For the past century most of the advances in transportation and industry have relied on energy from petroleum and other fossil fuels, but some experts warn that the peak of oil production worldwide may be reached soon and that the economic and political consequences could be enormous.

Is the world running out of oil? In the debate over that question between energy experts, environmentalists and government policy makers it often boils down to the old question about whether the glass is half full or half empty. The question is tricky because it involves not just the amount of oil potentially available beneath the earth's surface, but the difficulties, dangers and the expense of getting it out.

Paul Roberts is author of a new book: The End of Oil: On the Edge of a Perilous New World. He says that most of the easily obtainable oil, the cheap oil, has already been discovered and that it will become more and more difficult to meet world demand.

"That cheap oil is not gone completely by any means, but it is getting harder to find," he said. "You are seeing signs of it all over the place with companies like Shell Oil having to restate their reserves. Basically, they are not discovering oil as fast as they need to."

Mr. Roberts says that a peak in worldwide oil production could come within the next few decades. Making matters worse, demand for energy is increasing, driven by emerging nations like China and India. Paul Roberts says this will make the world ever more dependent on politically unstable nations that have plenty of oil.

"All of these countries have pretty severe political problems and any one of them could, at any time, erupt in some sort of civil chaos that could make production and exporting tough," he added. "We have seen that repeatedly. We saw it in Venezuela a year-and-a-half ago and we are seeing it right now in Nigeria. All it takes is for one of these countries to go off-line in any significant way and we would be in real trouble. If we think $40 a barrel is expensive now, try $80 to $100."

Mr. Roberts says the only way to avoid possible catastrophe is to begin to work toward a new energy future that would reduce the demand for oil. While many industry analysts agree that oil is a finite resource that could be subject to political dislocations, not everyone thinks the world is close to running out.

Dallas-based H. Sterling Burnett, a senior fellow at the private National Center for Policy Analysis, says there is still plenty of oil.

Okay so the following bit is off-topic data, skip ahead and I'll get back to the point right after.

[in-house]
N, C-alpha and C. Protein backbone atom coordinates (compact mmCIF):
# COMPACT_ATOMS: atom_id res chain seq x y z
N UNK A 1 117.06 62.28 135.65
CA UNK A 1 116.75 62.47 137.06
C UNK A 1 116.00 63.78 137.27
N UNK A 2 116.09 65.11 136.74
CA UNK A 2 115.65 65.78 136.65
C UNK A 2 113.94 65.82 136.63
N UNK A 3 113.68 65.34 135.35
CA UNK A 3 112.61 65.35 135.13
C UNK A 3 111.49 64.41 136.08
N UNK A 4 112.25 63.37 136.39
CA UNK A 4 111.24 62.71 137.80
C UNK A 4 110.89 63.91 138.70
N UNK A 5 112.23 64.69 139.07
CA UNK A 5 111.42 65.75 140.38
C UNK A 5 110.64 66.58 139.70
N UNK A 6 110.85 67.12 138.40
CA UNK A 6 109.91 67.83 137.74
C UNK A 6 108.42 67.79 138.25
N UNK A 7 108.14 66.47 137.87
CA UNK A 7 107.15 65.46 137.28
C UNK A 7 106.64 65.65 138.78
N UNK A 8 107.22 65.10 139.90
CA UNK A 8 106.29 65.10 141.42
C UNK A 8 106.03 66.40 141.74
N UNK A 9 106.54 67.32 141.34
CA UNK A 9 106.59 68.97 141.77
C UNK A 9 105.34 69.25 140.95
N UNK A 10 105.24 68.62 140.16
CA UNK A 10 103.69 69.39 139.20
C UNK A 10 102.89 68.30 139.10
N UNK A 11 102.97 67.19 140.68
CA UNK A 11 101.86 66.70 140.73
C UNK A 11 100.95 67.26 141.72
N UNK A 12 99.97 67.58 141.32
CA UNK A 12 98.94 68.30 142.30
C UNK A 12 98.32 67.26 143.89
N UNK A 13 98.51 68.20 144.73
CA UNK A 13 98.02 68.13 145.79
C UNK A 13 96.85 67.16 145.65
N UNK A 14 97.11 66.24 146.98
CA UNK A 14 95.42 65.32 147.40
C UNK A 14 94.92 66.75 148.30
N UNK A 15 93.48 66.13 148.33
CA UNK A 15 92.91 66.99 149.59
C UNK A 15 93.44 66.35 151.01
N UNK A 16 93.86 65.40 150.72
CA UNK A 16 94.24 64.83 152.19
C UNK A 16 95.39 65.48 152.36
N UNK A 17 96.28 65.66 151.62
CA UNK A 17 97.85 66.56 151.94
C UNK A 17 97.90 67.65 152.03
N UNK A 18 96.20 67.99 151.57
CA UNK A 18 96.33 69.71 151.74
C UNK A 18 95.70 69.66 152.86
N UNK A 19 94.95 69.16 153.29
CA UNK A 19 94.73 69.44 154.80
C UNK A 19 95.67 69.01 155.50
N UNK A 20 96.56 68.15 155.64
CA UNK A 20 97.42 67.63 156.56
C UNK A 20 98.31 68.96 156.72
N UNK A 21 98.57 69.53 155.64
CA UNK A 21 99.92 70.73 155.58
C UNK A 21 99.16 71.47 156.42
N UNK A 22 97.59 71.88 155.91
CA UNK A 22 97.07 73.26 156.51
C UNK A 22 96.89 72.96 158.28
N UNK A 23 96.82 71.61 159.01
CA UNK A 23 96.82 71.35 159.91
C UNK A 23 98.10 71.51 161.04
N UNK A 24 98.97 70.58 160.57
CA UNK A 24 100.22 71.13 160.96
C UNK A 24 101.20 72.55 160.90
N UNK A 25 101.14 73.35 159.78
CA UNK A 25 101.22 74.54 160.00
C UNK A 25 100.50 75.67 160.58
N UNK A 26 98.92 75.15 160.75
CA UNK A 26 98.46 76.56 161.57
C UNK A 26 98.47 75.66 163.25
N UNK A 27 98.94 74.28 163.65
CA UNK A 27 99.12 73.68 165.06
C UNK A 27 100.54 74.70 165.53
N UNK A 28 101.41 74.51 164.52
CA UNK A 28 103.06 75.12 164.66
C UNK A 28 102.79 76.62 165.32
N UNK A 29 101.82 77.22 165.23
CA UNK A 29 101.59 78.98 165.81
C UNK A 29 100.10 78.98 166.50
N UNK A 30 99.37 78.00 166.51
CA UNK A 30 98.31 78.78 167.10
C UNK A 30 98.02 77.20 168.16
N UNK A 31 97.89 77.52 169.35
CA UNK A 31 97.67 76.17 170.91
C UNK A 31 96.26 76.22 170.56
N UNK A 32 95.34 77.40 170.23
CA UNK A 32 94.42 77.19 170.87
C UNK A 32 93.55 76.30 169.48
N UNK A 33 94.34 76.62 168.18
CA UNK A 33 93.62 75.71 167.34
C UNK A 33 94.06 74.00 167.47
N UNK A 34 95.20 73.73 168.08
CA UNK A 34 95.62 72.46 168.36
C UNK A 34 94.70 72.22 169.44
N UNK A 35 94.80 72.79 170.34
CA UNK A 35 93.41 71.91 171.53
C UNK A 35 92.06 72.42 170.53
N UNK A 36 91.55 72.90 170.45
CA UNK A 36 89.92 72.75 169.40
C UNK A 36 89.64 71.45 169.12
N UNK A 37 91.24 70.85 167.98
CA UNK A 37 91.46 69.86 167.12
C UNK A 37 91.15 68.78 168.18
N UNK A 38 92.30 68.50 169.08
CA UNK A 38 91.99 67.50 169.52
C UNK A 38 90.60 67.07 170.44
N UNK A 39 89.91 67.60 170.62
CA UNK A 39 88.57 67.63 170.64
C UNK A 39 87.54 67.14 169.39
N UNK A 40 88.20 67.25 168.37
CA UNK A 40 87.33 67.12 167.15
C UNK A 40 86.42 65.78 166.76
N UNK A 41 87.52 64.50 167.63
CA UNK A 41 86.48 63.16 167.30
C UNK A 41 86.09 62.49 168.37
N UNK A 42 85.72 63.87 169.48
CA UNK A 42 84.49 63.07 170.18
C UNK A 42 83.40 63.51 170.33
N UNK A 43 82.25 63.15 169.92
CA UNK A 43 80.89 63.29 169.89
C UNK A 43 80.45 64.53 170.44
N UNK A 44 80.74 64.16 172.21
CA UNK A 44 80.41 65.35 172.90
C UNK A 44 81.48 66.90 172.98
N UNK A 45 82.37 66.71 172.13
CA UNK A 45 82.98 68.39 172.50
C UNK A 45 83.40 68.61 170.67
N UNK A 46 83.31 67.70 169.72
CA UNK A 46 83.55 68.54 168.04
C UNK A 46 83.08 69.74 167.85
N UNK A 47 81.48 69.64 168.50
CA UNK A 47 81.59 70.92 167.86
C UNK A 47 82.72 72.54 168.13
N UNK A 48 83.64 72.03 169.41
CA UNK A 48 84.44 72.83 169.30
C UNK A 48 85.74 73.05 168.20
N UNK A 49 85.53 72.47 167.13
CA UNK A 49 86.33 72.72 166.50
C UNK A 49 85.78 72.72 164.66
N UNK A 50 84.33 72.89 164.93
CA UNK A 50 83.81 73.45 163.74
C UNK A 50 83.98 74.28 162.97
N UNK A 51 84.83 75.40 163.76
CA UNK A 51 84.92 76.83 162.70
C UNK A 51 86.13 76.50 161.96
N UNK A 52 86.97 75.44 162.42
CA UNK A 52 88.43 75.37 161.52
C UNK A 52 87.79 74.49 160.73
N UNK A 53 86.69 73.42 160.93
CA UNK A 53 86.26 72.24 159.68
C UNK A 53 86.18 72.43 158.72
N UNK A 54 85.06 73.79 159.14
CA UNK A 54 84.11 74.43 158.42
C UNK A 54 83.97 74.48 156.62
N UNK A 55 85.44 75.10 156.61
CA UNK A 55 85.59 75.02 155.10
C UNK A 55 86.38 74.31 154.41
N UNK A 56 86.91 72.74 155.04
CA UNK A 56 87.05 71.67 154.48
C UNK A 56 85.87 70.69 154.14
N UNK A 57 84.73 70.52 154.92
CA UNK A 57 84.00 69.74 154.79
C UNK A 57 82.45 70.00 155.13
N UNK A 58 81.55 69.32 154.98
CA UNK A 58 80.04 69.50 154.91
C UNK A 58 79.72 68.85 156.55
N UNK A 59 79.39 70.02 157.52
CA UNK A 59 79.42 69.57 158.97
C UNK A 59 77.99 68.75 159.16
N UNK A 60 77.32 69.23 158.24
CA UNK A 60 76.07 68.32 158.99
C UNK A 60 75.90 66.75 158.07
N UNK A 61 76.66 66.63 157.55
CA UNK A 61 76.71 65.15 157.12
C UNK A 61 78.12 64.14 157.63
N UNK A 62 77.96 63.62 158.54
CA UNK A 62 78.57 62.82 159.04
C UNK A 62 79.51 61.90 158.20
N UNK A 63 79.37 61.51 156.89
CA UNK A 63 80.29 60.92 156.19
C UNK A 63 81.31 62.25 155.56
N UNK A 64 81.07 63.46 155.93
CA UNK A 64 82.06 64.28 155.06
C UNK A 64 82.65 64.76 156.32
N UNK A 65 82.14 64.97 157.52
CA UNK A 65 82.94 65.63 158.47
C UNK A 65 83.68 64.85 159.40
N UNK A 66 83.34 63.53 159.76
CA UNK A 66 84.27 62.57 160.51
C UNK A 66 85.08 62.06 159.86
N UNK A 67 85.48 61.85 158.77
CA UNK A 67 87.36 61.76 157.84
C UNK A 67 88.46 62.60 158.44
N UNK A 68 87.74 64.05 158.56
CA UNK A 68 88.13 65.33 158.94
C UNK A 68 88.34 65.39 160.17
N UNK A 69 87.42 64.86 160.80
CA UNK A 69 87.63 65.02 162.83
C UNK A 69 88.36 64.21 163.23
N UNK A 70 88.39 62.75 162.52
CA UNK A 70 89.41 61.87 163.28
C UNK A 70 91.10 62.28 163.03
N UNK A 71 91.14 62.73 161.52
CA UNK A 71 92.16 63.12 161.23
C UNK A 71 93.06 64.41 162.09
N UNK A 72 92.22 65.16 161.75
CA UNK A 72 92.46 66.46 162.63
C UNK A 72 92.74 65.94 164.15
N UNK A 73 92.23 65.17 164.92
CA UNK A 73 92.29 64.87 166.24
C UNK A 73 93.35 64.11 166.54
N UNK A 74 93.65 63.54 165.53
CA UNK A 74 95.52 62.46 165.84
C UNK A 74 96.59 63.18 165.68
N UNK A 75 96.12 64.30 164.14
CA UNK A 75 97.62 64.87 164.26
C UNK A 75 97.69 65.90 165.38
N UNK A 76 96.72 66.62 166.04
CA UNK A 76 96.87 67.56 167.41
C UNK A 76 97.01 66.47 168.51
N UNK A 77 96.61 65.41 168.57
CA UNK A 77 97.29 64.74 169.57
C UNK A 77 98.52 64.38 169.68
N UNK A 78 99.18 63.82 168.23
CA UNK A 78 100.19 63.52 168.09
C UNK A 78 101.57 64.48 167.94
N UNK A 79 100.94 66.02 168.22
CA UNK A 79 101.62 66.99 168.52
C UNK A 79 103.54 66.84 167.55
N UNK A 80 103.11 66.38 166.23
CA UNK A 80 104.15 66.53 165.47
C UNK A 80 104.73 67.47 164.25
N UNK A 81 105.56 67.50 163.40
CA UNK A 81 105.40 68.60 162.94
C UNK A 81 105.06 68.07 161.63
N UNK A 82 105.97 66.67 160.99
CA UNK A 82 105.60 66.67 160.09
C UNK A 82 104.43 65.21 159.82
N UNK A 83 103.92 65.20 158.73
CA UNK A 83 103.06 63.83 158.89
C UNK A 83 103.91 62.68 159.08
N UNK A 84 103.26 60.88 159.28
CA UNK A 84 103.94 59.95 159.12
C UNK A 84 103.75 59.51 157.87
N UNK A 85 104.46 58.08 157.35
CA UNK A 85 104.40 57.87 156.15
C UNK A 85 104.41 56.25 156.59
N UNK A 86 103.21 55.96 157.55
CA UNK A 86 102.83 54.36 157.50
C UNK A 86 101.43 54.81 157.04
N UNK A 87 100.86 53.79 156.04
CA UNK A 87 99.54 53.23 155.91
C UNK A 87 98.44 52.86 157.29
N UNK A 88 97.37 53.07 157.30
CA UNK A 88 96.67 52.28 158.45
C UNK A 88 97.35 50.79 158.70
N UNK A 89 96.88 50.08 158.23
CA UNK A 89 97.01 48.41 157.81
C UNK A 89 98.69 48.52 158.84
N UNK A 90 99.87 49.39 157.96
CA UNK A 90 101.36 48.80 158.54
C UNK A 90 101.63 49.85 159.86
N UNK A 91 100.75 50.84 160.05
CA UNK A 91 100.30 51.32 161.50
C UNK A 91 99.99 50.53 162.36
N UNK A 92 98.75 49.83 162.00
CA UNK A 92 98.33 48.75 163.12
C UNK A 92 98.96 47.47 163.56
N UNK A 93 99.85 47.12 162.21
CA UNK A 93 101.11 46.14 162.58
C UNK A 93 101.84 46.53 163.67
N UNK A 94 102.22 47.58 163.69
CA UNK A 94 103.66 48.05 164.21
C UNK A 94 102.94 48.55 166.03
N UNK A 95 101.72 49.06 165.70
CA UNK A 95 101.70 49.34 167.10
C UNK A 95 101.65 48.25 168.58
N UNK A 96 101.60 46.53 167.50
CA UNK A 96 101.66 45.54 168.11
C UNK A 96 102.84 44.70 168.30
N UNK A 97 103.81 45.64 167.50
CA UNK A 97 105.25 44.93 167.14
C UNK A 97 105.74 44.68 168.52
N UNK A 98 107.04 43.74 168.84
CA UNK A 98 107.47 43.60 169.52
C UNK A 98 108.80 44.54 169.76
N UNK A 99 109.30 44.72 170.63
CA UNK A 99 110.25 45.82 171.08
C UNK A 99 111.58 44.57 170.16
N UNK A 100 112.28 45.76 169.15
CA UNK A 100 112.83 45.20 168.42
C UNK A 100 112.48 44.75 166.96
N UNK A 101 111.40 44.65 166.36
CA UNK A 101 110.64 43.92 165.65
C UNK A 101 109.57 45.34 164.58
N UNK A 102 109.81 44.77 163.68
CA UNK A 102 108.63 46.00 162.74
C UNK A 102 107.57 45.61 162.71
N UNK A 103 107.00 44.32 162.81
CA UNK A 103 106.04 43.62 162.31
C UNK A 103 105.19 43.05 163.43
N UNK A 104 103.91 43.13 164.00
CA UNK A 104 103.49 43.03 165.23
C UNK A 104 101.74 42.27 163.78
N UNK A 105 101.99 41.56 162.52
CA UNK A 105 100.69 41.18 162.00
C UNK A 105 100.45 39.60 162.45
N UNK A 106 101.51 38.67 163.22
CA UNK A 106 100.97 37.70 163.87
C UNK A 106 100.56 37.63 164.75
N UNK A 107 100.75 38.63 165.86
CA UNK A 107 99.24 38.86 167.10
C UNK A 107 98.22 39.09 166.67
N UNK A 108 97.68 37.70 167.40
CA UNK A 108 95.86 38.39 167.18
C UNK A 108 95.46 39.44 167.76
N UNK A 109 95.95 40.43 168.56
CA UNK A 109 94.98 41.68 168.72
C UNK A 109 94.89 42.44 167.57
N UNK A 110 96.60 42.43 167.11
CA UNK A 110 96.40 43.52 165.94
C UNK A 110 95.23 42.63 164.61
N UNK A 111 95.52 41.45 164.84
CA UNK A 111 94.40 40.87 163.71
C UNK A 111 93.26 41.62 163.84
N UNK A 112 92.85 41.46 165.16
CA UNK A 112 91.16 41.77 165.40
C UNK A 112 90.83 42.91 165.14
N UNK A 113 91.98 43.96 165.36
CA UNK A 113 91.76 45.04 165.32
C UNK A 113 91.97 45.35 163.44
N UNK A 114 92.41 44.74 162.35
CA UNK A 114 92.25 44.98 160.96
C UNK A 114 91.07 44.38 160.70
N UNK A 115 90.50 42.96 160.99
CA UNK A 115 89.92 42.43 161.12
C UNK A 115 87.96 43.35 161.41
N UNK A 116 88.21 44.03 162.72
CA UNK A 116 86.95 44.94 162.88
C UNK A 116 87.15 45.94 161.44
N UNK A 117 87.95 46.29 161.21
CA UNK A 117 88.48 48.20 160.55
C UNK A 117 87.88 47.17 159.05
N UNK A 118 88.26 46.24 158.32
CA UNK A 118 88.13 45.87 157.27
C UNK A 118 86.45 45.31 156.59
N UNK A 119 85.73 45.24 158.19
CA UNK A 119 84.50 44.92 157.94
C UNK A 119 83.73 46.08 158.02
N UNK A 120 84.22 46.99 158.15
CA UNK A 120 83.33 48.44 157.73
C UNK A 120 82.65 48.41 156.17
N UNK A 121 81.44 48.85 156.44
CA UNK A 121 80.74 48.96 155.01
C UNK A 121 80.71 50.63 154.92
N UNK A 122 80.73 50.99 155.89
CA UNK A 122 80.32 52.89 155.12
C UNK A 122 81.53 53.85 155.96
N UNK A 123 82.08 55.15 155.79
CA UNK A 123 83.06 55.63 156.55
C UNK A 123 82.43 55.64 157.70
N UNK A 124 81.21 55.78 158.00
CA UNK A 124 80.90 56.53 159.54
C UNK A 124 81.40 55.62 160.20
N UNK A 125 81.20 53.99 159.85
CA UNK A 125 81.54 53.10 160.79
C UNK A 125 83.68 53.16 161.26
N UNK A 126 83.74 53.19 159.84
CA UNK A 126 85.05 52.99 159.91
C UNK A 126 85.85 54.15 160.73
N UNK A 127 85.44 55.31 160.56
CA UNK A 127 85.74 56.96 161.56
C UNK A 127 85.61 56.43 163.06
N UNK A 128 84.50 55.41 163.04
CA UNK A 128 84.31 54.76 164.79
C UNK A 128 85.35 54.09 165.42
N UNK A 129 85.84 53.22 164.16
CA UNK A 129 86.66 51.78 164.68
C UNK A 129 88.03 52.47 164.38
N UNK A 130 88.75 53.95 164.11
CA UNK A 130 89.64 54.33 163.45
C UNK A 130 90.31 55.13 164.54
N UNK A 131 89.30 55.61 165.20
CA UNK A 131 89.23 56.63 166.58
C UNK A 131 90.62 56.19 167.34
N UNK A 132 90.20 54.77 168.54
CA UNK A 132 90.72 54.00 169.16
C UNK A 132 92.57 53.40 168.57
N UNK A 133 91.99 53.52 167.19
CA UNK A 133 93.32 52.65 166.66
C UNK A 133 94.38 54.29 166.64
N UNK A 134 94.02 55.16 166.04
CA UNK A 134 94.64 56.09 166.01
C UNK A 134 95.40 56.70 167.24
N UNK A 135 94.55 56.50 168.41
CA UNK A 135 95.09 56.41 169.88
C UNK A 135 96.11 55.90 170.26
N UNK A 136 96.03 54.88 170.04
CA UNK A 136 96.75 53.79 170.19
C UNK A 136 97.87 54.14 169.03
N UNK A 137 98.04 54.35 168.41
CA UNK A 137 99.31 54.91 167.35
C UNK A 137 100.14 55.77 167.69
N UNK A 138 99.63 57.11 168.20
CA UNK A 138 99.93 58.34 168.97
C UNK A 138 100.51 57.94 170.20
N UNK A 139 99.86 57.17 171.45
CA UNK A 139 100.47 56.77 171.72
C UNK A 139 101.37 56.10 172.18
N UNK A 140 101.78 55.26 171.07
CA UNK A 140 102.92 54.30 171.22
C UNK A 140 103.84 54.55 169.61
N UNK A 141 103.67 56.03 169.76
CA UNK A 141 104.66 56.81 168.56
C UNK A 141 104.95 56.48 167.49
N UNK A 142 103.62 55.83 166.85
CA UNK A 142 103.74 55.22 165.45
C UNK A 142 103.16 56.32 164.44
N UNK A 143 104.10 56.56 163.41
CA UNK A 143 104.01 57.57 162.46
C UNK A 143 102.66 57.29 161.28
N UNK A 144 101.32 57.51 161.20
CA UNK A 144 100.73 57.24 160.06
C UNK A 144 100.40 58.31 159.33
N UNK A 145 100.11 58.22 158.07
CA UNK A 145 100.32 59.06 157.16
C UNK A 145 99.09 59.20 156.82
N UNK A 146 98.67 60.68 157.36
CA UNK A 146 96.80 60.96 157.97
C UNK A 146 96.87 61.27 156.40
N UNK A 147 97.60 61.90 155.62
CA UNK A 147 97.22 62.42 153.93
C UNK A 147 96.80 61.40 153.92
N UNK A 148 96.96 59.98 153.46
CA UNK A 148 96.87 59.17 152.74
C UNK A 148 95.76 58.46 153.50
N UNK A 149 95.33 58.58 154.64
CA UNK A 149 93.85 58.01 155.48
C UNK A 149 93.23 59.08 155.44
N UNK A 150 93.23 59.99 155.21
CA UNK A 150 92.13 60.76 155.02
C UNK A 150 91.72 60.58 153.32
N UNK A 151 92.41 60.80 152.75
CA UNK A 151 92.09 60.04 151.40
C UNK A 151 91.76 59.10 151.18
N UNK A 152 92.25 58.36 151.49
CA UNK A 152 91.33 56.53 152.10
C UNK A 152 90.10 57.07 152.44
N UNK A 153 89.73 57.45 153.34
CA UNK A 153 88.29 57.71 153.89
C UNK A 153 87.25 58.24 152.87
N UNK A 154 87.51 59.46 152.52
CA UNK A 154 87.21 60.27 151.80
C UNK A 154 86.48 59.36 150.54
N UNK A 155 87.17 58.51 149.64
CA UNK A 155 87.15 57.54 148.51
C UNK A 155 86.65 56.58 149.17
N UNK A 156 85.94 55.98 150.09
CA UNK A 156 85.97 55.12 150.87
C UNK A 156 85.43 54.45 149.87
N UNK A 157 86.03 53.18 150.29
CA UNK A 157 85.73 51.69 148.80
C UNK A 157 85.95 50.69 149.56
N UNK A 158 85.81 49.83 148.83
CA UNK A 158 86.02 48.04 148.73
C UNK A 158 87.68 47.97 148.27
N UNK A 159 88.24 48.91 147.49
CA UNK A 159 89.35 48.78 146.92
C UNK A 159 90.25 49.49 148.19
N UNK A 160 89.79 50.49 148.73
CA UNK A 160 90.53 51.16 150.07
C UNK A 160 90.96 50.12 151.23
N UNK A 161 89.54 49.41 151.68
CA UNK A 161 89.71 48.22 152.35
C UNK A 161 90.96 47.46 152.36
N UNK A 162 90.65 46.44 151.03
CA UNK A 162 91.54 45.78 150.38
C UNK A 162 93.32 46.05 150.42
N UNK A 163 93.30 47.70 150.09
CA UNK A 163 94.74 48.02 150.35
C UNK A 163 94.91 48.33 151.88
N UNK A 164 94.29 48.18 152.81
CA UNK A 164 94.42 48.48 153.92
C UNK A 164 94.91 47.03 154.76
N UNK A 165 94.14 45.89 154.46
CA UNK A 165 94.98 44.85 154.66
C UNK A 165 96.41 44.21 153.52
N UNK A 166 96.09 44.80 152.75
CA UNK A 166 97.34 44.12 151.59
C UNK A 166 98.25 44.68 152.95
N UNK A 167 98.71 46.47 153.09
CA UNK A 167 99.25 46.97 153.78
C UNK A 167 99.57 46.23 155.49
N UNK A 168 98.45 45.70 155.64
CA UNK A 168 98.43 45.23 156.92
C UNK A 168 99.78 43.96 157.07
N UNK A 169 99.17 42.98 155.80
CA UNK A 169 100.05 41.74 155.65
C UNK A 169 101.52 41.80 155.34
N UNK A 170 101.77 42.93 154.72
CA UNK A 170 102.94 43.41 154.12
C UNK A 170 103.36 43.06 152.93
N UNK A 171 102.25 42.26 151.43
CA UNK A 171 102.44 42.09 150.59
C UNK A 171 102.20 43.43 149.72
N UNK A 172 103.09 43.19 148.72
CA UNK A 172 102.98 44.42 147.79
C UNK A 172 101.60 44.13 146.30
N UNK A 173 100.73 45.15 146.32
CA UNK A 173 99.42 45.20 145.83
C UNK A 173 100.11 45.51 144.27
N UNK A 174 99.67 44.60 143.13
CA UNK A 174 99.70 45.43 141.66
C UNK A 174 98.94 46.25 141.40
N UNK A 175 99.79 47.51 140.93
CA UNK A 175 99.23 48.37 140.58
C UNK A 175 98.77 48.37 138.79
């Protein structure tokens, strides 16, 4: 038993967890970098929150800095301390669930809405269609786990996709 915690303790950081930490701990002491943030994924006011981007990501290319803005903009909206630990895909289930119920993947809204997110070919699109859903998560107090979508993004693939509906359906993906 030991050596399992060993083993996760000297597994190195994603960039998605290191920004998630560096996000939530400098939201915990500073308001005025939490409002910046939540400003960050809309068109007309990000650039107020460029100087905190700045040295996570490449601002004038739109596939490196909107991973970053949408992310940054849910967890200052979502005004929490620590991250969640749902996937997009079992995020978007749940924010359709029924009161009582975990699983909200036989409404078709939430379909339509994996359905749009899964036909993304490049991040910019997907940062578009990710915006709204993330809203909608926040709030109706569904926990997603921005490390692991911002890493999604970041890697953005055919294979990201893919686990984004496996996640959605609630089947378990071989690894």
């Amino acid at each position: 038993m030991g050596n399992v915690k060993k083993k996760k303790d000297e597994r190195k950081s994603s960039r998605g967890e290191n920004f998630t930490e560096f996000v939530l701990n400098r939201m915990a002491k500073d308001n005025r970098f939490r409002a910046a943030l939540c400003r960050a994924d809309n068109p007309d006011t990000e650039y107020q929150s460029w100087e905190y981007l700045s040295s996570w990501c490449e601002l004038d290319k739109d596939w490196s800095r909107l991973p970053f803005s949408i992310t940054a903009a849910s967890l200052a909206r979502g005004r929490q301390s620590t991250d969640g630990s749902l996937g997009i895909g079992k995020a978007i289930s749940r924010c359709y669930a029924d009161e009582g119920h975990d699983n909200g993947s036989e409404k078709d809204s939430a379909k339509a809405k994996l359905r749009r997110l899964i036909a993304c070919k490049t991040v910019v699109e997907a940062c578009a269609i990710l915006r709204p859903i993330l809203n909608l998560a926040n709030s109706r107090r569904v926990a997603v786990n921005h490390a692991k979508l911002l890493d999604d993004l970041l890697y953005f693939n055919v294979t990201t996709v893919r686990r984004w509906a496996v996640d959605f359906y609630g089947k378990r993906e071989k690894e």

"Unless politics intervenes, the age of oil is just beginning," he said. "Currently, we have in reserves 3 trillion barrels of oil. If we did not discover one more drop, if we did not come up with new technology to extract more from the reserves we know of, we would still have enough oil for the next 56 years at the current rate of consumption with a 1.4 percent annual growth rate."

Mr. Burnett goes further, saying that new technologies could make it possible to extract oil from sites that were previously considered too challenging or expensive.

"The estimate is that we have about 14 trillion barrels of oil in shale oil and tar sands," he added. "Now, that is enough to fuel us for the next 500 years."

Of course, the only way for it to be cost-effective to recover such oil would be if the cost of crude went even higher. That would also make many alternative energy technologies more attractive to investors and consumers.

Mr. Burnett says the market will sort these things out, but author Paul Roberts suggests the market may need some help. He recommends government backing of alternative energy research. He says the government role should be to fund research and then let the market determine which technology offers the best alternative to oil.

"What has made oil such a great and powerful part of our energy economy is what we call its power density. You pack a lot of energy in a relatively small volume of fluid," he explained. "Finding something that does that cleanly, that replaces oil and gives the same bang for the energy buck, in a way that does not affect climate and does not require us to go over to the Middle East, that is a technological challenge that has not been met yet."

Mr. Roberts and Mr. Burnett agree that conservation could help keep down demand for oil and that the energy future may consist of a number of new technologies, perhaps working in tandem with a system in which petroleum is still used, but at much reduced levels. Already there are promising experimental programs utilizing not only the wind and the sun, but such things as used vegetable oil from restaurants and animal manure from large farms to produce fuel. Such projects offer the possibility of producing energy for the future that would also greatly reduce pollution and the carbon gases that many scientists believe contribute to global warming.